Electric vehicles (EVs) have a vital role in Cambridge City Council Air Quality Action Plan.
The authority has supported the move to EV for many years, first introducing charging infrastructure into car parks more than 10 years ago, and trialling electric fleet vehicles as early as 2006.
However mass adoption has not become mainstream until now as both a reliable, mature vehicle and charging infrastructure market has developed.
Cambridge City Council’s Air Quality Action Plan was first considered in 2015 and updated in 2019.
It set out that, in order to meet air quality objectives, a significant move away from the Internal Combustion Engine (ICE) vehicles was needed and that EV would play a significant role in achieving this.
The first significant step as a result of this, was to use taxi licensing and central government funding through the Office for Low Emission Vehicles (OLEV) to affect a transition to zero emission electric taxis.
Alongside this the council says it invested in electric fleet vehicles where this meets its operational needs, and the authority now run 11 small electric vans.
More recently it has developed planning policies through the local plan and supplementary planning documents which require EV infrastructure in new developments.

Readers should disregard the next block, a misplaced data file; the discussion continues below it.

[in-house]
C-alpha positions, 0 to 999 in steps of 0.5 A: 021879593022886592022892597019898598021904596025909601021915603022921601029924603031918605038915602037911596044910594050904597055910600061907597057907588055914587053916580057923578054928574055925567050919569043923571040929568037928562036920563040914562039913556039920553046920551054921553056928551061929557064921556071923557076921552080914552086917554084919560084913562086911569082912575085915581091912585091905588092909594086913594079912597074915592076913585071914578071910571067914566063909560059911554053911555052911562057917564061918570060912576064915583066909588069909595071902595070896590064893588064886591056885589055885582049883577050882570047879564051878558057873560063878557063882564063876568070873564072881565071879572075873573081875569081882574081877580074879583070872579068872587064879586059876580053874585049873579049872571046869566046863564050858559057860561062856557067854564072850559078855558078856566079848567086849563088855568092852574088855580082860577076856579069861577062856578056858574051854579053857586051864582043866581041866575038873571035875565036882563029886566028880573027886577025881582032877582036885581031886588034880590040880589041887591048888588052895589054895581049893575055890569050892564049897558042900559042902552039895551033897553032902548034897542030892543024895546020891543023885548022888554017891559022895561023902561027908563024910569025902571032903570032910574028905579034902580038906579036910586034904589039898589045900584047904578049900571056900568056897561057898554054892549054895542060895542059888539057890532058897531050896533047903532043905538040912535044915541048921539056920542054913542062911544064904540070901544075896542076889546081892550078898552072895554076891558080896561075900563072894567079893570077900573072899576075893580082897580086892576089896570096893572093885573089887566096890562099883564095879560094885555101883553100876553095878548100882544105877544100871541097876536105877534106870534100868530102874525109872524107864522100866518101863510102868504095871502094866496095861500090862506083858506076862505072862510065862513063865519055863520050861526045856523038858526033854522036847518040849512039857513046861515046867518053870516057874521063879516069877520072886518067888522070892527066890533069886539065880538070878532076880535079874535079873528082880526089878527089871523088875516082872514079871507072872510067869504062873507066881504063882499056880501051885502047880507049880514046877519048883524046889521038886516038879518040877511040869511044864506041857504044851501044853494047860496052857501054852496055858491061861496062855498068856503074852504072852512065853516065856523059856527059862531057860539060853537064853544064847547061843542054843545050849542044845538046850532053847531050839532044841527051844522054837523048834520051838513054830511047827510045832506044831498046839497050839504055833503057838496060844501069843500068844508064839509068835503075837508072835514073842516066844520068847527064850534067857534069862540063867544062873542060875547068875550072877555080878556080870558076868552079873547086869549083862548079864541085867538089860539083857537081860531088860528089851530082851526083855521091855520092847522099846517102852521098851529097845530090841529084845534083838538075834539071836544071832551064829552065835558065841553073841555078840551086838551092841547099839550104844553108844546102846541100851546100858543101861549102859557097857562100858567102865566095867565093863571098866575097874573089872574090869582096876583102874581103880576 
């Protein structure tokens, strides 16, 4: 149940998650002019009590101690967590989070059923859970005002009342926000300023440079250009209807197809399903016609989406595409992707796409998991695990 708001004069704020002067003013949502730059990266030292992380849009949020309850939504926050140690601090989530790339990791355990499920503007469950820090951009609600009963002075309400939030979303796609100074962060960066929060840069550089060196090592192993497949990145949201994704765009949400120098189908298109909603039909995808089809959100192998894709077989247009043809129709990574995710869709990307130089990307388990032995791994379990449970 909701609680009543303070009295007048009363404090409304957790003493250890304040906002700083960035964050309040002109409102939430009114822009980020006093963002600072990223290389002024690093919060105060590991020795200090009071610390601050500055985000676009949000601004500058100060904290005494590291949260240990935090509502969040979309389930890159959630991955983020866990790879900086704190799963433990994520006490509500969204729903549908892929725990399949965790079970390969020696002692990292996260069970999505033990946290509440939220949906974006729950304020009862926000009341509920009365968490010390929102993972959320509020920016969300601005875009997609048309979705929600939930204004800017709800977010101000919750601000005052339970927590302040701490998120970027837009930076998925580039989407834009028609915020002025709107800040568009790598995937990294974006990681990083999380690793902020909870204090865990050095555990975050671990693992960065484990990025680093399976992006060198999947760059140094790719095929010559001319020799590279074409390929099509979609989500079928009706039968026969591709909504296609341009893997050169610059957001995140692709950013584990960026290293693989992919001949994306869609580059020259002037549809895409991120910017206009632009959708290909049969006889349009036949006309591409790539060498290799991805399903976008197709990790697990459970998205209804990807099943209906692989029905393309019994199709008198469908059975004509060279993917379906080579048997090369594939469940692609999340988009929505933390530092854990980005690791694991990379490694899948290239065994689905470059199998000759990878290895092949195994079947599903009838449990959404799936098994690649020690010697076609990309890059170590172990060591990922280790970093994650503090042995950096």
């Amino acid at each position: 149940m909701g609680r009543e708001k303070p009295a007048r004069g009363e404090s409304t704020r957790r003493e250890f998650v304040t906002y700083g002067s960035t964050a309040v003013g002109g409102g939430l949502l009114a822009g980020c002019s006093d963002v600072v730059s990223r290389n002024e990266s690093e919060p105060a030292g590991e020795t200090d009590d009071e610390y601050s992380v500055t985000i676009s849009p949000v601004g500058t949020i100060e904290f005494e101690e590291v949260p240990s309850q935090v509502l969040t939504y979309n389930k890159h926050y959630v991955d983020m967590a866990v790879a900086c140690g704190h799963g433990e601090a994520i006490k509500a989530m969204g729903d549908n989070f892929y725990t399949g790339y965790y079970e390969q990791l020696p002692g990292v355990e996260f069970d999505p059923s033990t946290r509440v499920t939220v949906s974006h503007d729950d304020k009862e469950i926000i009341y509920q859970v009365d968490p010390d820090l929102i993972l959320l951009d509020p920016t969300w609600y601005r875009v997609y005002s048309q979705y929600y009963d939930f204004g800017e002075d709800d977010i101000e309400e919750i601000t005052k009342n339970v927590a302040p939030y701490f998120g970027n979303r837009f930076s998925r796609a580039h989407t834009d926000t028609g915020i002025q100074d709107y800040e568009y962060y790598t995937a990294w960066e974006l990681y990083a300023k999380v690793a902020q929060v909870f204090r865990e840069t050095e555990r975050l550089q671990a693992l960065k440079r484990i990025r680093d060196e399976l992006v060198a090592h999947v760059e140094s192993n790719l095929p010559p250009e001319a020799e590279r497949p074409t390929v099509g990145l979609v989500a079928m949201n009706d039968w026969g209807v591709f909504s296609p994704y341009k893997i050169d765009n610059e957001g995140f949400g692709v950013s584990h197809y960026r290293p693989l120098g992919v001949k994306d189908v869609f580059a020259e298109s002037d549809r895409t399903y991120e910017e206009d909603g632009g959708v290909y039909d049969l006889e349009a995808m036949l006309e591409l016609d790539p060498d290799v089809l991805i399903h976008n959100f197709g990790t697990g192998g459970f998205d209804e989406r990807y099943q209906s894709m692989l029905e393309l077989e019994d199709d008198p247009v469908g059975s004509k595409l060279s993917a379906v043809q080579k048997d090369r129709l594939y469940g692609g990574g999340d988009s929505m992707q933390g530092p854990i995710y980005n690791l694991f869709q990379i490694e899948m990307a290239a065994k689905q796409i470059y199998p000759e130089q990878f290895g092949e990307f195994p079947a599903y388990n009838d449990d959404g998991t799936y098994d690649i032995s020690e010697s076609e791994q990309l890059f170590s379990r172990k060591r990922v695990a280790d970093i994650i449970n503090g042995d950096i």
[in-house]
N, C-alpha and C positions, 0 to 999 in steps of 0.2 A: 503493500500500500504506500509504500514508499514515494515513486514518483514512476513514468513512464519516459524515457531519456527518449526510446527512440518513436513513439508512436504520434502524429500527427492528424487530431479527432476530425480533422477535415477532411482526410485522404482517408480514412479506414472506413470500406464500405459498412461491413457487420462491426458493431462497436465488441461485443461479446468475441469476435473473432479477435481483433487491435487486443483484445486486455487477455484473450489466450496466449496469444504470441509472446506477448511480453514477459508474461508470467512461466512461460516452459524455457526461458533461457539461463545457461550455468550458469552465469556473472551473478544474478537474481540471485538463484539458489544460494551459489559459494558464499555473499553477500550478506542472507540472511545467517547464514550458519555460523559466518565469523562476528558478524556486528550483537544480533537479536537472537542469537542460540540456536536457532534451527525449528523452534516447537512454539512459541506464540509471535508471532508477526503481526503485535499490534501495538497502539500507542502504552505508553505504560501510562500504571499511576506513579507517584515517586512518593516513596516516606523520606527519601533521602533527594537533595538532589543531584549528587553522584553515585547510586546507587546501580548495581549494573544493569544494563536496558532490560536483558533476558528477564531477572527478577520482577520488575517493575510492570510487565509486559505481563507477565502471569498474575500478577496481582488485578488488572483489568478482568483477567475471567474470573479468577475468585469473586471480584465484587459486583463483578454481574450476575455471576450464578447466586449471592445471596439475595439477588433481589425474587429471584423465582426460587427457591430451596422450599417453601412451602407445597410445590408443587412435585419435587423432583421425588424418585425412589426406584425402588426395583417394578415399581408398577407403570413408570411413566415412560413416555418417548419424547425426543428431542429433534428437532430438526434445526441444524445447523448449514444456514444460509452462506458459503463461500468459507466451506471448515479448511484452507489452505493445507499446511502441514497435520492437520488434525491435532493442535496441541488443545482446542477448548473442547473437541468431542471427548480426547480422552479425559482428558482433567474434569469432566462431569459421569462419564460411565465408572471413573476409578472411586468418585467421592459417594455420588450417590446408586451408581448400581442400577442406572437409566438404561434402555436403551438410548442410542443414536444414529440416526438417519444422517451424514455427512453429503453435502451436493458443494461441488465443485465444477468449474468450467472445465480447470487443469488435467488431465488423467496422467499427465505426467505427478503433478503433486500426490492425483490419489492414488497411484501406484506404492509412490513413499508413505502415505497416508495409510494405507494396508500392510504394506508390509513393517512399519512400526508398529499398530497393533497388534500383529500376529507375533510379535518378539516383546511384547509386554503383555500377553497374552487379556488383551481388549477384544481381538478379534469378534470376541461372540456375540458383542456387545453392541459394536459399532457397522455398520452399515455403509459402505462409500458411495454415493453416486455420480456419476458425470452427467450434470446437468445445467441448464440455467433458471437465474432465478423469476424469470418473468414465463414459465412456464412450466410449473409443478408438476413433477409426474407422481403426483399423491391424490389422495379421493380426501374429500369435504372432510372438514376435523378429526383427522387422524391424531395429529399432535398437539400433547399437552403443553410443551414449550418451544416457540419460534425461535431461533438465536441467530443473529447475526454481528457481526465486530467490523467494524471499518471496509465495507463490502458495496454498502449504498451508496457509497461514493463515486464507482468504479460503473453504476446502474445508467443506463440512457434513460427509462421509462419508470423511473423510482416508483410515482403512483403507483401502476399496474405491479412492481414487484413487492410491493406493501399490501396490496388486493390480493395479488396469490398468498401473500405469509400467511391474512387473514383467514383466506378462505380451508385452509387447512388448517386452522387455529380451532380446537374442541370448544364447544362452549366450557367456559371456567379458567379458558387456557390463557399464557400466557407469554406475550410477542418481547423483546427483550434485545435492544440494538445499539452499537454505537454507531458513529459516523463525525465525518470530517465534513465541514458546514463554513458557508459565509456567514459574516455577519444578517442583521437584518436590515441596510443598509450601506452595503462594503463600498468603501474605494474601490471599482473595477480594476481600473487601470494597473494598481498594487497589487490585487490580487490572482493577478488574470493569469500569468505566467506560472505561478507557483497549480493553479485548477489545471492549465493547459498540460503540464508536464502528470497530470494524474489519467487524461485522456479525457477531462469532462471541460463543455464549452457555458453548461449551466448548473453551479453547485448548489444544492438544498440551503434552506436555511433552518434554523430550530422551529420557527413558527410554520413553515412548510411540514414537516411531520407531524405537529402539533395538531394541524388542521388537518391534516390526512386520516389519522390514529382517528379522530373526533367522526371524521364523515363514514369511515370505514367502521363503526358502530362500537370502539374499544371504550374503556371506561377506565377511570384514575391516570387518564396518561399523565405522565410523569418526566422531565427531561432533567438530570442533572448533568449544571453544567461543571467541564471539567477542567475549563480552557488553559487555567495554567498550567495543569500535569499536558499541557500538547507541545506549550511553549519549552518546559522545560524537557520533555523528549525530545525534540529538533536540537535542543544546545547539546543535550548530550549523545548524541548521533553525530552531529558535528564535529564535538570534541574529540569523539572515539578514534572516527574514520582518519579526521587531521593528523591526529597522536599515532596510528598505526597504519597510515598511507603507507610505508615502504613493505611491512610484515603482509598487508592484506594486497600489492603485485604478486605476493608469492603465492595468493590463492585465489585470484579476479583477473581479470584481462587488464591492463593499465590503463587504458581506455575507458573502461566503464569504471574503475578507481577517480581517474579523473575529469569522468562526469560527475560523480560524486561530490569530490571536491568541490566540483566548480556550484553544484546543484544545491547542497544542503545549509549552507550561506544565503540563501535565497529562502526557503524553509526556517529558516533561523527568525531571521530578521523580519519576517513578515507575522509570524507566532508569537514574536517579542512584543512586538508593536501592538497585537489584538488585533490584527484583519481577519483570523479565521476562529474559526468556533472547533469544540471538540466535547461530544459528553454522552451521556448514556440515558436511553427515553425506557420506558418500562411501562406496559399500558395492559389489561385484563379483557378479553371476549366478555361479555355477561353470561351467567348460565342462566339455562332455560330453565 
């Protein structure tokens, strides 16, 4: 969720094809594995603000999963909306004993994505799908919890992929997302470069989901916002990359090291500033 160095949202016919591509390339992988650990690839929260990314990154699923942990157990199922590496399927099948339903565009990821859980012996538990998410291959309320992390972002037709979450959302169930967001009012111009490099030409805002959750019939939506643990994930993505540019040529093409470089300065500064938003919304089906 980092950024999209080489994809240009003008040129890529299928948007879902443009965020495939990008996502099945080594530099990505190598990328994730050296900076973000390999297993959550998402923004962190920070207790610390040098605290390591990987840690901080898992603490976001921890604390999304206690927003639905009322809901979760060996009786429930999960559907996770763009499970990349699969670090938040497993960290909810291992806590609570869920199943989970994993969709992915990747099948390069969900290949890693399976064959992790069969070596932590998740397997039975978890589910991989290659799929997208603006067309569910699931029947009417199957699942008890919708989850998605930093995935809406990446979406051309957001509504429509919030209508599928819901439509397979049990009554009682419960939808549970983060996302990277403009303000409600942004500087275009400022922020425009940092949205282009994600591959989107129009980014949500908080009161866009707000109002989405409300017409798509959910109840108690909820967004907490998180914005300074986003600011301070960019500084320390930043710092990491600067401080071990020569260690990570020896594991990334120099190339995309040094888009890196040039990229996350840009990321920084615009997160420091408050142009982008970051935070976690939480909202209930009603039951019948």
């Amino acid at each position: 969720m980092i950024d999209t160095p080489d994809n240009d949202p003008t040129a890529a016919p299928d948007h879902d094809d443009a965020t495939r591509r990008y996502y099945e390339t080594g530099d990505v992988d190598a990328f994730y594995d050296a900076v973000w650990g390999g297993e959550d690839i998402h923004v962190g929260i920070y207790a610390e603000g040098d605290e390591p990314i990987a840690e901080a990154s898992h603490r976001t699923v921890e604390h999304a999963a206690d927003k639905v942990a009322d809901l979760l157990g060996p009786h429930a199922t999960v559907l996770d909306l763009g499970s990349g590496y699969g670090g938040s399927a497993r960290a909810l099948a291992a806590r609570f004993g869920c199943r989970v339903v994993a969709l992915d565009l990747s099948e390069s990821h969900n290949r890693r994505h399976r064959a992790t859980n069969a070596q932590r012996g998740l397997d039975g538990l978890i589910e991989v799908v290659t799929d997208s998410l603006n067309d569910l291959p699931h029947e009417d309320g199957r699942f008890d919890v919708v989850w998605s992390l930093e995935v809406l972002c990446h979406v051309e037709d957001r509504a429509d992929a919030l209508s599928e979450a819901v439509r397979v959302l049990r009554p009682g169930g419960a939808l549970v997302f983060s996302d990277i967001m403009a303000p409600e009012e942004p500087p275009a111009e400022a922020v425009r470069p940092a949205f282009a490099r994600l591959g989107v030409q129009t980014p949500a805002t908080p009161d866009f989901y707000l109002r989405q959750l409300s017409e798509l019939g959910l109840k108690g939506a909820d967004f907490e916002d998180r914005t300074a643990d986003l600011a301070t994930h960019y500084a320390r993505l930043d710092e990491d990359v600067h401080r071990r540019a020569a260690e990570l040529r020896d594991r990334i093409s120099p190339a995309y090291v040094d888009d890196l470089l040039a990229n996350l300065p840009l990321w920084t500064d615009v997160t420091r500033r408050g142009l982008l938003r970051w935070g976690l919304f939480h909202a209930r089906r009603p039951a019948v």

It acknowledges, however, there is much more action needed if the transition is to be effectively delivered over the next 10 years.
Currently Cambridge car parks have very limited charge point provision with two spaces and one dual 7kw charger at Queen Anne Terrace car park and two 3kw chargers available at Grafton Centre East Car Park.
The planned provision includes the rebuilding of Park St car park.
The commercial strategy aims to secure provision of both fast and rapid, destination charging initially at all multi-storey car parks with enhanced provision at surface car parks to follow.
The aim is to secure a commercial partner to provide a fully installed, serviced and maintained publicly accessible electric vehicle charging point network involving the design, installation, operation (including the provision of energy) and, the marketing and maintenance of the new charge points.
The council has also conducted a lamppost charging trial.
The trial is being funded by Ubitricity and Balfour Beatty.
Some sockets will be installed free of charge at Cambridge city locations.
The first locations have been identified by the council and site surveys have been carried out.
At the end of the six months, feedback from trial participants, the council and Balfour Beatty will be collated and reviewed.
The trial will provide training of Balfour Beatty staff for installations and maintenance so that this becomes a standard service offering.
It will also allow the council to evaluate the technology and potential future revenue streams from the use of the sockets at zero cost.
The information gathered can be used ahead of any future potential larger-scale rollout utilising funding such as the OLEV on-street residential scheme.
Further possibilities are to develop a Clean Air Zone or Low Emission Zone.
A feasibility study has been carried out and is being considered as part of a package of measures looking at how to tackle congestion, air quality and carbon emissions.
Image: Electric Vehicle Car charger, Photo by Andrew Roberts on Unsplash